Late last month at a workshop attended by 20 members of parliament from across Latin America, Parliamentarians for Global Action (PGA) launched a campaign to defend the integrity of the Rome Statute.
The campaign asks Latin American MPs to request that their governments make public their positions on the Kenyan government’s proposed amendment to Article 27 of the Rome Statute. The amendment would exempt “serving heads of state, their deputies and anybody acting or is entitled to act as such” from prosecution by the ICC.
MPs participating in the campaign are also asked to support a declaration providing sitting heads of state and government with immunity from prosecution for international crimes.
The workshop, which was hosted in Montevideo, Uruguay by the Chamber of Representatives of the Uruguayan Parliament, was organized by the Parliament of Uruguay and PGA, with the support of the Coalition for the ICC and the International Committee of the Red Cross.
The aim of the workshop was to share practical experiences among lawmakers concerning the incorporation of the Rome Statute into domestic law, and also covered challenges with regards to cooperation with the ICC and the current status of the ratification of the Kampala amendments, as well as the role of victims within national judicial systems.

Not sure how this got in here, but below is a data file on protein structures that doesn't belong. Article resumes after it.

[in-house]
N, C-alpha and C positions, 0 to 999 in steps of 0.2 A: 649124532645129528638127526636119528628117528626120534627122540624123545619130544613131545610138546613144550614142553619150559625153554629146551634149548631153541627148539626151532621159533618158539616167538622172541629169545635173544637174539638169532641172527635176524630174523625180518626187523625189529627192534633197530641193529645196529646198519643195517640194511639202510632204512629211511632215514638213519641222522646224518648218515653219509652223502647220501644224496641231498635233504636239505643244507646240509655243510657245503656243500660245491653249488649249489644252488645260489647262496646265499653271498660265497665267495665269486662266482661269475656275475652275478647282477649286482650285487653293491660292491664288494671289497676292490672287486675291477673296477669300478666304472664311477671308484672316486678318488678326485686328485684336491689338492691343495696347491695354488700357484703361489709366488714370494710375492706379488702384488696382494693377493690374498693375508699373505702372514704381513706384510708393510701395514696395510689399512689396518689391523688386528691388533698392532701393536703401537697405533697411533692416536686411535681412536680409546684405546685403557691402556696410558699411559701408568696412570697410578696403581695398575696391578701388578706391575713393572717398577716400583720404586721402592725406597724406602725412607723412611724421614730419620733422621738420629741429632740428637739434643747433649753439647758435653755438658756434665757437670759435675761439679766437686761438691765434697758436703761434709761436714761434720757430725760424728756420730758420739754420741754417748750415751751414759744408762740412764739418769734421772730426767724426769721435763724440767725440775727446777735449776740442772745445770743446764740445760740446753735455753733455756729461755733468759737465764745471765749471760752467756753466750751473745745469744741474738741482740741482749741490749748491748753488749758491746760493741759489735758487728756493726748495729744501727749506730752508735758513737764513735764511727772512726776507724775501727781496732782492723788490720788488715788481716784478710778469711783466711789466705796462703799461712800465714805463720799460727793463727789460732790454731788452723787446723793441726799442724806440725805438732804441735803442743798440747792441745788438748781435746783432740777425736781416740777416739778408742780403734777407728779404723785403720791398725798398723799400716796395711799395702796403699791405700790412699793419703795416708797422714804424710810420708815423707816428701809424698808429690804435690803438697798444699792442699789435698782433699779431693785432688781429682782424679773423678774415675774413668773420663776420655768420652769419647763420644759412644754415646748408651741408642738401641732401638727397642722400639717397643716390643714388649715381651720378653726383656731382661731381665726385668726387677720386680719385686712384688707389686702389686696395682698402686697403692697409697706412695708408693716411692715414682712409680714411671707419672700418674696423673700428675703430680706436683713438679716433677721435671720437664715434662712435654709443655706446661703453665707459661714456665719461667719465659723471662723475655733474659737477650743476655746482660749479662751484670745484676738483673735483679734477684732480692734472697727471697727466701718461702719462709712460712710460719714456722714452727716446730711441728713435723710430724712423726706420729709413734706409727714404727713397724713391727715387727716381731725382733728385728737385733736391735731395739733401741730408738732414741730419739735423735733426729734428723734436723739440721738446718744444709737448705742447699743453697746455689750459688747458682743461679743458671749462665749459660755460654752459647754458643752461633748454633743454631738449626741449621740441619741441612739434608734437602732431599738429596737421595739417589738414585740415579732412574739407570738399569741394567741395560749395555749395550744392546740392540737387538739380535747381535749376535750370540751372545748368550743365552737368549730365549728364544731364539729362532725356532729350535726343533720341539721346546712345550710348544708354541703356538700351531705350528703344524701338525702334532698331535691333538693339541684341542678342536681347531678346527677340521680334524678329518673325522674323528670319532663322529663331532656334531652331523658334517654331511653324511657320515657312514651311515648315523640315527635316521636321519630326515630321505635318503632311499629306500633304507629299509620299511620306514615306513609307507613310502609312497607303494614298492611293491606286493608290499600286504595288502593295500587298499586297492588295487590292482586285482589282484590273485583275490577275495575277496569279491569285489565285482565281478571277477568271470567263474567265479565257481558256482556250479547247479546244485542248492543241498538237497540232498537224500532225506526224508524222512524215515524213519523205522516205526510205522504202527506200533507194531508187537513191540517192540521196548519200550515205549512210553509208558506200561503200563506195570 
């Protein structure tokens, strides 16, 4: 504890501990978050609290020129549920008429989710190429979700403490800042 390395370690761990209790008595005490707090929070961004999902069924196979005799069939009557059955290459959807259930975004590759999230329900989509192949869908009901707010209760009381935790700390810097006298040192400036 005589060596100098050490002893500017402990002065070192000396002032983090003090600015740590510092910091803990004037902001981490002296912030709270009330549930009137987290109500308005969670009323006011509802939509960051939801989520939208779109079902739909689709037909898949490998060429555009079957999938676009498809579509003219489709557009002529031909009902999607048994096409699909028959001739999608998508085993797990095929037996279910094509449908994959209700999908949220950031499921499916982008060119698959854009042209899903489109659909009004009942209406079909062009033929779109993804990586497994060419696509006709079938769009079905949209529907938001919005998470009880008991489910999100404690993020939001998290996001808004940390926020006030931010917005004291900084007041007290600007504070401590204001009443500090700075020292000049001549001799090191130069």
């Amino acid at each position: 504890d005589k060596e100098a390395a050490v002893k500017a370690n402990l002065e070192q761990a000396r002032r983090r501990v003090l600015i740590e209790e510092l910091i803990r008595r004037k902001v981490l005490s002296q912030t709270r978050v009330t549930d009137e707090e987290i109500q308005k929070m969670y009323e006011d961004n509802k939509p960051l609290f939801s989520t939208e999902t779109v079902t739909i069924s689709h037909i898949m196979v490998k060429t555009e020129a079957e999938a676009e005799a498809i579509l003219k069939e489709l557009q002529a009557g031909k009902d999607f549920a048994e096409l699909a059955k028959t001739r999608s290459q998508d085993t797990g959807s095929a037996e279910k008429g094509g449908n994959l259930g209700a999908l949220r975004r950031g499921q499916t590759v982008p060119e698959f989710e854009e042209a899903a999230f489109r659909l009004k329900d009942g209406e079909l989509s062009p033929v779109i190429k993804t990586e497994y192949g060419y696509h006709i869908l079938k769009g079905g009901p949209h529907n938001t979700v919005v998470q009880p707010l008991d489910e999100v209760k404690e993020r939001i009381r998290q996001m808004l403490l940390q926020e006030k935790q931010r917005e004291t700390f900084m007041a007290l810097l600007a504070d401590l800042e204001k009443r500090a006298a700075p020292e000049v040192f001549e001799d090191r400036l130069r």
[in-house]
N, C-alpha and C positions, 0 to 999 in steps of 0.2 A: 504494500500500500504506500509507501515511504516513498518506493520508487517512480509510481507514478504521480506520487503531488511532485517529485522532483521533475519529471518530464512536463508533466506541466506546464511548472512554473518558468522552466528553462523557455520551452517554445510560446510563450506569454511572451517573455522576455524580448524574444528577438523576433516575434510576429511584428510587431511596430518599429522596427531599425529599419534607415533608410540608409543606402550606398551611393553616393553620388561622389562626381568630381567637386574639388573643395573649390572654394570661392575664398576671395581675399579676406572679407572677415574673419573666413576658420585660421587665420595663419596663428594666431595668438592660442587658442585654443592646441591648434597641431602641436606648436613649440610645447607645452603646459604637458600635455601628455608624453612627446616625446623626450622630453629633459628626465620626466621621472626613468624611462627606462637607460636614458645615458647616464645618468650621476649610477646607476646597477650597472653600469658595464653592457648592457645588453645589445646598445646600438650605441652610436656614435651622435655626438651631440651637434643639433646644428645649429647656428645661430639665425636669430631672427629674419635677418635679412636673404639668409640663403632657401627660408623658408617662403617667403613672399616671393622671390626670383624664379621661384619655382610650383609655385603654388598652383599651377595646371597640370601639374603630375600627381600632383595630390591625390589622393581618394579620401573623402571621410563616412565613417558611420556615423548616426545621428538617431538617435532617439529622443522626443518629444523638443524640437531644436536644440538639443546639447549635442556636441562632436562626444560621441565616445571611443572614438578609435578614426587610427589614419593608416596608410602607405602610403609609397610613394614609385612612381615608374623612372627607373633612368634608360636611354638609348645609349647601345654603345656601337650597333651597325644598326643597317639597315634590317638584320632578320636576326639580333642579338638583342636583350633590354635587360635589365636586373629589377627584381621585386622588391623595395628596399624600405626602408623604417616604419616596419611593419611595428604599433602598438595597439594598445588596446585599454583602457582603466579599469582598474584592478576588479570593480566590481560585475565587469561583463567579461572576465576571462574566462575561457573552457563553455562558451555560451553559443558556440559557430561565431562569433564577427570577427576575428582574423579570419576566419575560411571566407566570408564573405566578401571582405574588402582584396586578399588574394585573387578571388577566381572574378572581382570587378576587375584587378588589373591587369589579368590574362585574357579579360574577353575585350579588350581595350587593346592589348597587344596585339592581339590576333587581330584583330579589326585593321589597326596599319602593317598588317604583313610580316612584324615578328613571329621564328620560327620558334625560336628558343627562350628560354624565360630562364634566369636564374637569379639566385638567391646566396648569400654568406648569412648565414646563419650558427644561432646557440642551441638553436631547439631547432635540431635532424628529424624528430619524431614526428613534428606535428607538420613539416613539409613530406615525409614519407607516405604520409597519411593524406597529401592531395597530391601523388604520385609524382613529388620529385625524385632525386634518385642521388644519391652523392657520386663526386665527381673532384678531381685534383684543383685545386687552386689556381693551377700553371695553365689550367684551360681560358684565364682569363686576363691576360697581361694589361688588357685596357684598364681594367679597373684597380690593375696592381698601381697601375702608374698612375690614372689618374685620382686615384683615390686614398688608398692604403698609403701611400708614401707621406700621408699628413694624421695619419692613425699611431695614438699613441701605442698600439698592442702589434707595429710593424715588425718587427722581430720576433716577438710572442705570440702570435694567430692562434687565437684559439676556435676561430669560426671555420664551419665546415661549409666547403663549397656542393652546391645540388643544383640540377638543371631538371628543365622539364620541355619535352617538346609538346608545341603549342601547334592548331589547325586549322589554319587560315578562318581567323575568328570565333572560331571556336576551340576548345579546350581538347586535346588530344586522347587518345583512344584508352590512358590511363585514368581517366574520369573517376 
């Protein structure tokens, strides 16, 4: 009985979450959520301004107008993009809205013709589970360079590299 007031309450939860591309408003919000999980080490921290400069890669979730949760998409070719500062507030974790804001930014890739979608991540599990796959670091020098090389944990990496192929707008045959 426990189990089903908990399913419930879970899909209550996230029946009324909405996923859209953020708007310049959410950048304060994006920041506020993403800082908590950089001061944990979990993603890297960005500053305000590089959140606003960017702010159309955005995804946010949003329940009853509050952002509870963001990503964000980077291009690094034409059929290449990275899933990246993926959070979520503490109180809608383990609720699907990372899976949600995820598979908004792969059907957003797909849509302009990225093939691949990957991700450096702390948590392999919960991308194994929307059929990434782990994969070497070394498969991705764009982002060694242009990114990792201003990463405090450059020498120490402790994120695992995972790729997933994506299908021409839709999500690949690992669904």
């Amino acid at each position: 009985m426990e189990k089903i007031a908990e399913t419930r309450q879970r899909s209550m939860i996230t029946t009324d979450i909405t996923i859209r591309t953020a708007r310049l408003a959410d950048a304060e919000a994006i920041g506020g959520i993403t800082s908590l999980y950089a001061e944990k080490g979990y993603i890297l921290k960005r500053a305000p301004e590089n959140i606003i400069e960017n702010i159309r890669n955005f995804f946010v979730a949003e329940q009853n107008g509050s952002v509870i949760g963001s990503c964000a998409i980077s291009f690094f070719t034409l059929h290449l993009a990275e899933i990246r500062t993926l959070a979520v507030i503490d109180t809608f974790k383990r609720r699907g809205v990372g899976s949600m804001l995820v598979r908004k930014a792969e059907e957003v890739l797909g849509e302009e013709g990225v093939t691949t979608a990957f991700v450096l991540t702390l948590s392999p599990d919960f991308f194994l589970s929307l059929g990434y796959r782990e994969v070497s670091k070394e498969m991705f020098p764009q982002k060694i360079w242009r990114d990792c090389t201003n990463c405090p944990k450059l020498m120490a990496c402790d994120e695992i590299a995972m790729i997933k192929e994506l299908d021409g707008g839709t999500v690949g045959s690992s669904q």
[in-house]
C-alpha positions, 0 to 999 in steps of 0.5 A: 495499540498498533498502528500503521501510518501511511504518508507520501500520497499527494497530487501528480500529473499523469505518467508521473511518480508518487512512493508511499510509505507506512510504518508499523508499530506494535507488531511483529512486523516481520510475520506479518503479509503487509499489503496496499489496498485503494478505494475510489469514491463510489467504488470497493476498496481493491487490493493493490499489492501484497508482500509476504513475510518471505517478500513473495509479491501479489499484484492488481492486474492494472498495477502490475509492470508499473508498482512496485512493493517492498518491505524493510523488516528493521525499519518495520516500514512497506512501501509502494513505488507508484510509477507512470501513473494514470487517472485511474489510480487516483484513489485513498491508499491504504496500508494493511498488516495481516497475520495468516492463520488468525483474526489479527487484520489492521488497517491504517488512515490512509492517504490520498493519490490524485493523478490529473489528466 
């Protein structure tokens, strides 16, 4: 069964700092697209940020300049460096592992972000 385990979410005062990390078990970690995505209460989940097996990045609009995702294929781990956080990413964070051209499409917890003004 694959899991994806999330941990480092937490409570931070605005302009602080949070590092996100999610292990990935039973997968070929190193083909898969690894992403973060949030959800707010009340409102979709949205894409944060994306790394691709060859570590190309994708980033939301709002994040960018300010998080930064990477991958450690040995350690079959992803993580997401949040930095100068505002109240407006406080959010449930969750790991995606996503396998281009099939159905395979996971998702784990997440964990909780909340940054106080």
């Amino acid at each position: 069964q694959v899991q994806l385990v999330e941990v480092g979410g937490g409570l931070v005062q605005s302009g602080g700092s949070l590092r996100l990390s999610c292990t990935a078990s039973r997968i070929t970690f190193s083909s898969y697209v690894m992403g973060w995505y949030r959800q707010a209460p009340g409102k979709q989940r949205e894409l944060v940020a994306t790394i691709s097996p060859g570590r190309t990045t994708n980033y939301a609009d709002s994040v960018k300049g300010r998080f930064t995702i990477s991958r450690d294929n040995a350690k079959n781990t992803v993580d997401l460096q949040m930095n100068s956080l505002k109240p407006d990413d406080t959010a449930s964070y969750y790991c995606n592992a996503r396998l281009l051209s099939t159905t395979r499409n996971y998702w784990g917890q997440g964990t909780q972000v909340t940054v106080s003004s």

Topics of discussion included:
- Challenges faced by the international community regarding war crimes, crimes against humanity, genocide and the crime against aggression;
- The contribution of the Rome Statute to the strengthening of the national legal systems and the fight against impunity and the participation of victims in the legal proceedings; and
- Challenges of the international community in connection to the ‘no immunity’ of heads of state and government and the Latin American commitment against impunity
The Coalition’s regional coordinator for the Americas, Michelle Reyes Milk, gave a presentation on passing legislation allowing for greater cooperation with the ICC and participation in the Rome Statute system.
This is the second year that the Parliament of Uruguay has hosted this workshop, in recognition of Uruguay’s leadership on international justice issues in the region. Uruguay has passed complete legislation incorporating the Rome Statute into its domestic law and is, to date, the only Latin American country to have ratified the Kampala amendments.
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